Initial base deficit in injured patients has been shown to predict the adequacy of resuscitation and outcome. The usefulness of base deficit as a predictor of outcome, however, may be dependent on the mechanism of injury. We conducted a retrospective review of the trauma registry, supplemented by chart review, of all trauma patients treated at a Level I trauma center from January 1995 through July 2001. Data collected included mechanism of injury, base deficit, Injury Severity Score, and outcome. From 1995 through 2001 a total of 3275 patients (23% of trauma admissions) at a mean age of 34 ± 15 years had a base deficit recorded at the time of admission. The patients were 78 per cent male, and the mechanism of injury was blunt trauma in 58.2 per cent. Mortality increased with successive increases in base deficit but was markedly lower for a given base deficit in those patients having sustained stab wounds and/or severe lacerations as compared with those with gunshot wounds or blunt trauma. The value of the base deficit as a predictor of outcome depends upon the mechanism of injury and appears most useful for patients sustaining gunshot wounds or blunt trauma. Future studies in patients with penetrating trauma using base deficit as a predictor of outcome should separate patients with gunshot wounds from those with stab wounds or lacerations.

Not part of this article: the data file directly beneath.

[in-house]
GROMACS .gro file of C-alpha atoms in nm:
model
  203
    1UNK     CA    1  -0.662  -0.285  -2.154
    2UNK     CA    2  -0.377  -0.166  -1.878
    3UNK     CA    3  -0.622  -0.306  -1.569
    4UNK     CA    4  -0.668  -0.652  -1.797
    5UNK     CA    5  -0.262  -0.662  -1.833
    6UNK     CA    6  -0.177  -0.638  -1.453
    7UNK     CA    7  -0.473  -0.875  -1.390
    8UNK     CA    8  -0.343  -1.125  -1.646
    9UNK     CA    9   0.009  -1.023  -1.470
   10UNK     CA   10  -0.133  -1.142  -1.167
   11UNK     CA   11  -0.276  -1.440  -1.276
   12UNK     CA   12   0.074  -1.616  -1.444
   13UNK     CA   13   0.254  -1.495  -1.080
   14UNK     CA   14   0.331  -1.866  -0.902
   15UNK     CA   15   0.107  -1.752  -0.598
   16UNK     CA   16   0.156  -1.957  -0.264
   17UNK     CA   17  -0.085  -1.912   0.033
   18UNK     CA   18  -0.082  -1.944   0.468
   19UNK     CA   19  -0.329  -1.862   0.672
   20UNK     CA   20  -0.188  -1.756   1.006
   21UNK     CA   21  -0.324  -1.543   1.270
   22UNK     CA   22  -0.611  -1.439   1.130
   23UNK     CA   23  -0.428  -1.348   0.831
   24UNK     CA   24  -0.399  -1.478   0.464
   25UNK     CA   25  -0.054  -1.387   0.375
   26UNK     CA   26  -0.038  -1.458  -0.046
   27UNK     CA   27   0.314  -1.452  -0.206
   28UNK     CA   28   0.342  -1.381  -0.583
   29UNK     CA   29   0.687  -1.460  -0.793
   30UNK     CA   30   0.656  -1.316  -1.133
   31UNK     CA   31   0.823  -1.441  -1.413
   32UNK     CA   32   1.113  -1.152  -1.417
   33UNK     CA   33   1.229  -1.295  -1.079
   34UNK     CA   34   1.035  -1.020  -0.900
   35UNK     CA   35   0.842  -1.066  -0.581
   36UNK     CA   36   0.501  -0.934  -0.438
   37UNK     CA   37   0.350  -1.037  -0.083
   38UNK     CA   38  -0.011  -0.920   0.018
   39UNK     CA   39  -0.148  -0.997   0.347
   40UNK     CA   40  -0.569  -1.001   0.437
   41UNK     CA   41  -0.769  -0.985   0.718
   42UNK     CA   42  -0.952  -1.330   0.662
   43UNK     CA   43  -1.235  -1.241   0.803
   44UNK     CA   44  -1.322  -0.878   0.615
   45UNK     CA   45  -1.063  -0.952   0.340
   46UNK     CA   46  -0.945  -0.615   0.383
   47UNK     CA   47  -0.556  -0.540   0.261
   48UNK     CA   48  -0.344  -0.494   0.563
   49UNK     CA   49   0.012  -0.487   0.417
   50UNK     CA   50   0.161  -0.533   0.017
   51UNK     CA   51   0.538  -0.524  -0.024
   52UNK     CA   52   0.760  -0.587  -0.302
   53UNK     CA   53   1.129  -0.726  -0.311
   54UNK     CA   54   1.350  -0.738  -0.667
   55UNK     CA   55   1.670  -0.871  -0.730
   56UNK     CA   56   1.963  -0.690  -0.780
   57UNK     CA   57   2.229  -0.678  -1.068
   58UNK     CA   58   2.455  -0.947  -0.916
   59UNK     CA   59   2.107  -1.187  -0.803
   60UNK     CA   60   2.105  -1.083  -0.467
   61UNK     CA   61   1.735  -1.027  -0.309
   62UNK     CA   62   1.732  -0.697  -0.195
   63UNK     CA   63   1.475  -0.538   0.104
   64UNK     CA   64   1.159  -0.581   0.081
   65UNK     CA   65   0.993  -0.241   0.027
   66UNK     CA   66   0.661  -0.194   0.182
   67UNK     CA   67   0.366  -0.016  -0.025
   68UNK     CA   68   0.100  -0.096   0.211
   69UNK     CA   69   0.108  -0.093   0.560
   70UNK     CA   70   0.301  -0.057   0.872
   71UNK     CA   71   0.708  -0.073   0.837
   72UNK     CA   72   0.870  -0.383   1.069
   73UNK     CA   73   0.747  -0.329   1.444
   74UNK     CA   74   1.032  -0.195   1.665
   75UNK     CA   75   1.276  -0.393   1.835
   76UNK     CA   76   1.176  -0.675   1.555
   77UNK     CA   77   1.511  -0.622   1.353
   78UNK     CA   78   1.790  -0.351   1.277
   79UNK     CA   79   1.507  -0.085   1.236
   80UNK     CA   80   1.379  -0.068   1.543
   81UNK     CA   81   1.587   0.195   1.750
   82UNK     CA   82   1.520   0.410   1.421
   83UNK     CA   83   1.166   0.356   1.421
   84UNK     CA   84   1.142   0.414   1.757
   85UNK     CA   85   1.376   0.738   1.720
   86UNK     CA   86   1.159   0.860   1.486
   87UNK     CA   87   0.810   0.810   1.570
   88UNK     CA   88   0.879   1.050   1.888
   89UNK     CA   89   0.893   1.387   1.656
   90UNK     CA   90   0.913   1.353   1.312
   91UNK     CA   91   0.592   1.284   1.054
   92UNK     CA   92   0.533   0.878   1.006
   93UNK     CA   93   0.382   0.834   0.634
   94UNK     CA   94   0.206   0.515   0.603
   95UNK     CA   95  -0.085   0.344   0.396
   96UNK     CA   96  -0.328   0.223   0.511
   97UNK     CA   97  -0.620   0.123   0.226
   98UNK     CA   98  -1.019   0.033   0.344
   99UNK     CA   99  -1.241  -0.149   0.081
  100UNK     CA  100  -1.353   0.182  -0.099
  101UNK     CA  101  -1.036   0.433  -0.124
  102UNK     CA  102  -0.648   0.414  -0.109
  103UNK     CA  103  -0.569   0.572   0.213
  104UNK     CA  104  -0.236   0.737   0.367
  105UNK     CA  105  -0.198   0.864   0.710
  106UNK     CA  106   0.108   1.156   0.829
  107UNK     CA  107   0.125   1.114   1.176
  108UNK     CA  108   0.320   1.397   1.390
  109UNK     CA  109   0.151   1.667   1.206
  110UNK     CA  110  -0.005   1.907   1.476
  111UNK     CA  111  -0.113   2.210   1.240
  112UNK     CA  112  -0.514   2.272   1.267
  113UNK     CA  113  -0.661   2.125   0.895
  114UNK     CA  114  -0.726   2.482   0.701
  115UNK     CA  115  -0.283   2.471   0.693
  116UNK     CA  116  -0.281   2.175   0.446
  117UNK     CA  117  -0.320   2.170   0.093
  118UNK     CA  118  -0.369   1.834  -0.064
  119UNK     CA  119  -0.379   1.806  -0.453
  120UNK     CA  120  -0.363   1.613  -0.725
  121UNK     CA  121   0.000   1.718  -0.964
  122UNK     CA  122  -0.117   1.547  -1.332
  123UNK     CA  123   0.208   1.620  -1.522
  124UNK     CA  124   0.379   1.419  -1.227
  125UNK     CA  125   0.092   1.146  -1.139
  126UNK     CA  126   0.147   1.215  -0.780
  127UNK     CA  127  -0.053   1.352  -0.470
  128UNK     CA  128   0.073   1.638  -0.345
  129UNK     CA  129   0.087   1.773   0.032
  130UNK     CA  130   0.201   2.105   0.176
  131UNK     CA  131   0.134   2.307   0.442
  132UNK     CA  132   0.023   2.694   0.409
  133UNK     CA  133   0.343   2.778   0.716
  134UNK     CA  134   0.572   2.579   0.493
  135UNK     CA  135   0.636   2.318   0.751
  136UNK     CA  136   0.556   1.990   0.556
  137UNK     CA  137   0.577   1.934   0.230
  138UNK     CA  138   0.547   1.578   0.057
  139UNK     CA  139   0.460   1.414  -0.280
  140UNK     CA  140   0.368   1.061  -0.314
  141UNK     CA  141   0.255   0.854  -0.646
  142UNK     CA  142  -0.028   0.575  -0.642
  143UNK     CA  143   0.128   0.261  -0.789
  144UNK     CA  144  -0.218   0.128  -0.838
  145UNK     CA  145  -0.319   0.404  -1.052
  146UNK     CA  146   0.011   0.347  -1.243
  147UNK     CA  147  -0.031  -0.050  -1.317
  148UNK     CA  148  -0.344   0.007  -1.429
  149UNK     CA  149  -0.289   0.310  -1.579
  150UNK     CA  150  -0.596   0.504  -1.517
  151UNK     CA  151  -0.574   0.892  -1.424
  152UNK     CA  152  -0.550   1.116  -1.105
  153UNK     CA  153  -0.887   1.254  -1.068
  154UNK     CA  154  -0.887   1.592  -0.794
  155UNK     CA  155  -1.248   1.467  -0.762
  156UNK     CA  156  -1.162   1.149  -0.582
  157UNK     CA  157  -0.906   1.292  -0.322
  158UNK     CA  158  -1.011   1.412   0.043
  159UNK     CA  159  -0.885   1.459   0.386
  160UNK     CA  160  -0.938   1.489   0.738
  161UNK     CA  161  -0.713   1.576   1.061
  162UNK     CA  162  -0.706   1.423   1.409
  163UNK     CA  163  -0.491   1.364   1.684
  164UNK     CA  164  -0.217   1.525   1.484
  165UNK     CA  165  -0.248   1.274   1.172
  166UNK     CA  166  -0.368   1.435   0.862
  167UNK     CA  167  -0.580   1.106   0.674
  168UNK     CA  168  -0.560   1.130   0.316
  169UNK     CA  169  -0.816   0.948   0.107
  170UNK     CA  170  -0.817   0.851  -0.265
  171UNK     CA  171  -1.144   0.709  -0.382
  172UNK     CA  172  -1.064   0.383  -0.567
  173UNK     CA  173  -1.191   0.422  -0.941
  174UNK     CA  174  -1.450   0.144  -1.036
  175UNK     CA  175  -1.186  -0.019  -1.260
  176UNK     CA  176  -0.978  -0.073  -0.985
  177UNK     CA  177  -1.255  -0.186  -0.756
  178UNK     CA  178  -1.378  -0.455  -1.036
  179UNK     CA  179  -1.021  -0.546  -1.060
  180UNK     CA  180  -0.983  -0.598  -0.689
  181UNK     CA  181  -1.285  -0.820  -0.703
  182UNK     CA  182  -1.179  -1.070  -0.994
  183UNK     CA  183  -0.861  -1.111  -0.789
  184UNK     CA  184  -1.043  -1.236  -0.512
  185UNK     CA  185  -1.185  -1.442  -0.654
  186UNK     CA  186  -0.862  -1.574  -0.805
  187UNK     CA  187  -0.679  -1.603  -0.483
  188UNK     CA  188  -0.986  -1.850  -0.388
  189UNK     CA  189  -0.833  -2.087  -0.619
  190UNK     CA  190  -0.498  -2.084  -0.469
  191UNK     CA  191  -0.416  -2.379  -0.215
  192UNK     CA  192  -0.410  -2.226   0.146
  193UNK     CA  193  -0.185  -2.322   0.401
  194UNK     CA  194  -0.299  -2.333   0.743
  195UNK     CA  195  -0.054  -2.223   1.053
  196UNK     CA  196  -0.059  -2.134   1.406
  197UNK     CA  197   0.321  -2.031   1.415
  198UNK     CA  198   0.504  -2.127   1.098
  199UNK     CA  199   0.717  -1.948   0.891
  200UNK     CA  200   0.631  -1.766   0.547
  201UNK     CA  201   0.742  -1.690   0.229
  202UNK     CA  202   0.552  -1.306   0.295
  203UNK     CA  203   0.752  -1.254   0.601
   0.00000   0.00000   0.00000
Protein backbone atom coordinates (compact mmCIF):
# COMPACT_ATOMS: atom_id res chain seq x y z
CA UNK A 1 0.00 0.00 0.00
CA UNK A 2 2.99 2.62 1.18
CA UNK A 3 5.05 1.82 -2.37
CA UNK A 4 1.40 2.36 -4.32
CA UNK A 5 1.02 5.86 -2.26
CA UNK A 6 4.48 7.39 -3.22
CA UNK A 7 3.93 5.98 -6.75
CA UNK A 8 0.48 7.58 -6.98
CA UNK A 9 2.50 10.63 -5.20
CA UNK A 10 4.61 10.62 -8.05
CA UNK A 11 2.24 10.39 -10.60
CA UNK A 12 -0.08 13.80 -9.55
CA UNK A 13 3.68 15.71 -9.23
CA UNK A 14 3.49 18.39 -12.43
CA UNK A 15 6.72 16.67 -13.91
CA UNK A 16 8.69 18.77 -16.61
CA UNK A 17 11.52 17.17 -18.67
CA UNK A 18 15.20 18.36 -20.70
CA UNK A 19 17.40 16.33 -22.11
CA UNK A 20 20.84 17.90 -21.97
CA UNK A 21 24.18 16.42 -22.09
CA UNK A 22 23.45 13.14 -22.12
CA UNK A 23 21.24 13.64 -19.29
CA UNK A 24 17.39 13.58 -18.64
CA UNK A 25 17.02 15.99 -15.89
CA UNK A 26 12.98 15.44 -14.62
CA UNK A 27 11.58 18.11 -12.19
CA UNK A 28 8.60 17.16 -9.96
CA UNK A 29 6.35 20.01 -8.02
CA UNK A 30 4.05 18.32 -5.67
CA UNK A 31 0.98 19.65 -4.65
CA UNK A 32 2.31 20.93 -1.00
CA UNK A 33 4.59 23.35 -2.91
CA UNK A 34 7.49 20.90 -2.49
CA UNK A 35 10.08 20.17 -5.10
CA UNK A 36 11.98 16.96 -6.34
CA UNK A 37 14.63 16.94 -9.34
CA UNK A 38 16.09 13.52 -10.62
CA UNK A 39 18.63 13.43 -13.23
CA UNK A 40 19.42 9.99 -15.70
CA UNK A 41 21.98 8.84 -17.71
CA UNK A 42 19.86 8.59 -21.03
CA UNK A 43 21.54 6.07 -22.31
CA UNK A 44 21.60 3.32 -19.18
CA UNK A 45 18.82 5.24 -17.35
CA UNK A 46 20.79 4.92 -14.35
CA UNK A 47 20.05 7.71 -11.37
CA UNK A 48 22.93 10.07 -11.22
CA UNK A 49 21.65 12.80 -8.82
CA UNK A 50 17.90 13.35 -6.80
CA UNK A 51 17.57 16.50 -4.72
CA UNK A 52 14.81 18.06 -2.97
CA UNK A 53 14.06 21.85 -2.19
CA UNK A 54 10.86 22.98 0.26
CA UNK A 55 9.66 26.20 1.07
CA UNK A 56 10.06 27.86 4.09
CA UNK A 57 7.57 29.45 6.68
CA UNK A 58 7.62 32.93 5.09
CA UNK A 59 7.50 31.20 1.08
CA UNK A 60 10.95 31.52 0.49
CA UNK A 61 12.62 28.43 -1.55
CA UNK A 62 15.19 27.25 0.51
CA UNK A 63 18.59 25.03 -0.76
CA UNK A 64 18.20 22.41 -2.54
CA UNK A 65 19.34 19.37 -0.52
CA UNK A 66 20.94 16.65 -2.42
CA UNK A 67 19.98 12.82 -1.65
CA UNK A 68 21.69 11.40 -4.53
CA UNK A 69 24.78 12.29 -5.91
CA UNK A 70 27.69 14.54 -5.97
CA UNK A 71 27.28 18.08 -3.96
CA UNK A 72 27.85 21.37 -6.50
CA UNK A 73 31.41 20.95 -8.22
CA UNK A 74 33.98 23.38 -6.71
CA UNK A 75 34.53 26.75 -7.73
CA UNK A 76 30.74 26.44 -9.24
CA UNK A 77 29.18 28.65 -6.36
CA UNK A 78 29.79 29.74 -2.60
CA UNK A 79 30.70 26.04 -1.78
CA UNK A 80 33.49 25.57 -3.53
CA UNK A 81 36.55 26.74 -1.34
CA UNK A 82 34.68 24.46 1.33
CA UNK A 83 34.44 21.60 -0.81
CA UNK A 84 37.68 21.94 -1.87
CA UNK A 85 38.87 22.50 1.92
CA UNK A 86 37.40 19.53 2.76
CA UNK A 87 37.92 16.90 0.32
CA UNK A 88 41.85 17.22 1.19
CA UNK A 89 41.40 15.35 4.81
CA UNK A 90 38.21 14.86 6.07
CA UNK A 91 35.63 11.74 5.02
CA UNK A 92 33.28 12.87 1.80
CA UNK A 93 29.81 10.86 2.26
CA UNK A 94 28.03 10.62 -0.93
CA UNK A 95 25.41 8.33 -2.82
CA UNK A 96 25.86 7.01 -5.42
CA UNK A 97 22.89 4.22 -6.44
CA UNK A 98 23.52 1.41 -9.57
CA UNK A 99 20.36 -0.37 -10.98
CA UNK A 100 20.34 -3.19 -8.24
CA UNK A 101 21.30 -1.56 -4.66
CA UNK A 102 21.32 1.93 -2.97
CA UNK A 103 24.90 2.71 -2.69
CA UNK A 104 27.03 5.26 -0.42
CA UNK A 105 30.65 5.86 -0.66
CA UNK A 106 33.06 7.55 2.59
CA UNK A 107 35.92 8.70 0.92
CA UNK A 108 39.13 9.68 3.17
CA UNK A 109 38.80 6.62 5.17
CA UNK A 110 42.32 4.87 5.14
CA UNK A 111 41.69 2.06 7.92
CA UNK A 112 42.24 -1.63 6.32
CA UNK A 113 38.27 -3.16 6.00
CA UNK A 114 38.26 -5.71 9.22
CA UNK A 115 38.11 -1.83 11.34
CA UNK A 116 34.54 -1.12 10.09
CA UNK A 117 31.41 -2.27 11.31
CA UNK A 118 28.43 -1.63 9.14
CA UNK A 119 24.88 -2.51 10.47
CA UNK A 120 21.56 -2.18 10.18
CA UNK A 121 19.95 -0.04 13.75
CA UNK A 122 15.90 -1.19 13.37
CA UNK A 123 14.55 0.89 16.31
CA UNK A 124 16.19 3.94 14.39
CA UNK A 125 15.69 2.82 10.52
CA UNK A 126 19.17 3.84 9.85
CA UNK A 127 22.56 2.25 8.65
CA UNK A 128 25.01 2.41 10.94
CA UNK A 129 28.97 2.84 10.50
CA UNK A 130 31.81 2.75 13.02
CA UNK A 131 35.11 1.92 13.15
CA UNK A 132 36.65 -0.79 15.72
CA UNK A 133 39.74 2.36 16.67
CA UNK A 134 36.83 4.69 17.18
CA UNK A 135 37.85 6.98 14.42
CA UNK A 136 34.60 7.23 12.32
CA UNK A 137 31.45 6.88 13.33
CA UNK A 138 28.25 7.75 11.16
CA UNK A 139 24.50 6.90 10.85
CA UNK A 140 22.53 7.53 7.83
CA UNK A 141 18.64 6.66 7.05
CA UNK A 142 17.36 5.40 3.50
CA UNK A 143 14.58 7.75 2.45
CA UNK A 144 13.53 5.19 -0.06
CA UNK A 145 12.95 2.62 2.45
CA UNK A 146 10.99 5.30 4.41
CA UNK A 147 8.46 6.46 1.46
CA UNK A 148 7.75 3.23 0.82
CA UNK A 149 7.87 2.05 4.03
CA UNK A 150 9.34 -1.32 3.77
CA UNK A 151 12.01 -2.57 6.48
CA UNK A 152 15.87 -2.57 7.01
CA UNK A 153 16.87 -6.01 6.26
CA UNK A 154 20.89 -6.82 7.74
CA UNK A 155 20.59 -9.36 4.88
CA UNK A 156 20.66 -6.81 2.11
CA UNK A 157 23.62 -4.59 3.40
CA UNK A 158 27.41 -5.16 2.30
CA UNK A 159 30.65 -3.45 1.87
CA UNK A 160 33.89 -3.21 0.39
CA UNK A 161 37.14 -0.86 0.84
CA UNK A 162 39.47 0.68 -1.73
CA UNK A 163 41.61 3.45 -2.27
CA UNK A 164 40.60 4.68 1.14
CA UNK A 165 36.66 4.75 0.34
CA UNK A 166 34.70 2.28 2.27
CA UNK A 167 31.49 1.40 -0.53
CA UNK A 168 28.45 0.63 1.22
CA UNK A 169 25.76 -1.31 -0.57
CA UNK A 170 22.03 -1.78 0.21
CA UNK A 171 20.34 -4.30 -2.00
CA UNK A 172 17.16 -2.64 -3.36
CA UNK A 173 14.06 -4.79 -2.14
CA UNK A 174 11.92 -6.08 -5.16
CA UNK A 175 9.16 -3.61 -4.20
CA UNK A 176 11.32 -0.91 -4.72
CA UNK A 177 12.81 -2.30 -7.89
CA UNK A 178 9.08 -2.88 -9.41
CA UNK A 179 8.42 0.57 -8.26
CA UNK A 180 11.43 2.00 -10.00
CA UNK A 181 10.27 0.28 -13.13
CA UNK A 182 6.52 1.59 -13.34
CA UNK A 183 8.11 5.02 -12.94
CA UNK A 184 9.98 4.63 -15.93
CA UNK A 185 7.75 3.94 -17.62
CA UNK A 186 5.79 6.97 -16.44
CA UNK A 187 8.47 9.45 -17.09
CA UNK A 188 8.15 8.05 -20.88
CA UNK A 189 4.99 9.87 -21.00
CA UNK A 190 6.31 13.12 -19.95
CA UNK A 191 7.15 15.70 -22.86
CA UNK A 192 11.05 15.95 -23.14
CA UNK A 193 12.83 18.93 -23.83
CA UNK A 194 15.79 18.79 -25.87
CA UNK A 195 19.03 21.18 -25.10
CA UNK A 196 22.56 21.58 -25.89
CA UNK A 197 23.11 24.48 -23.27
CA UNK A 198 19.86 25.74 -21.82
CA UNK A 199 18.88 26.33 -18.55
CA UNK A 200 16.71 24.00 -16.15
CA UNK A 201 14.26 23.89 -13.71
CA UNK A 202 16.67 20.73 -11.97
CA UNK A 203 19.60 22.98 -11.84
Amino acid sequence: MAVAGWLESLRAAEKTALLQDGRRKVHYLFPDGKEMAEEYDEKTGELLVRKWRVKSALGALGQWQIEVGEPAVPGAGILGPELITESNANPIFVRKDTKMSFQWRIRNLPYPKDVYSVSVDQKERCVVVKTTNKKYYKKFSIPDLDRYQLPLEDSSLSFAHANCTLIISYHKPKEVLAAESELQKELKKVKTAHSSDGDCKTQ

|Original language||English (US)|
|Number of pages||5|
|Publication status||Published - Dec 1 2002|
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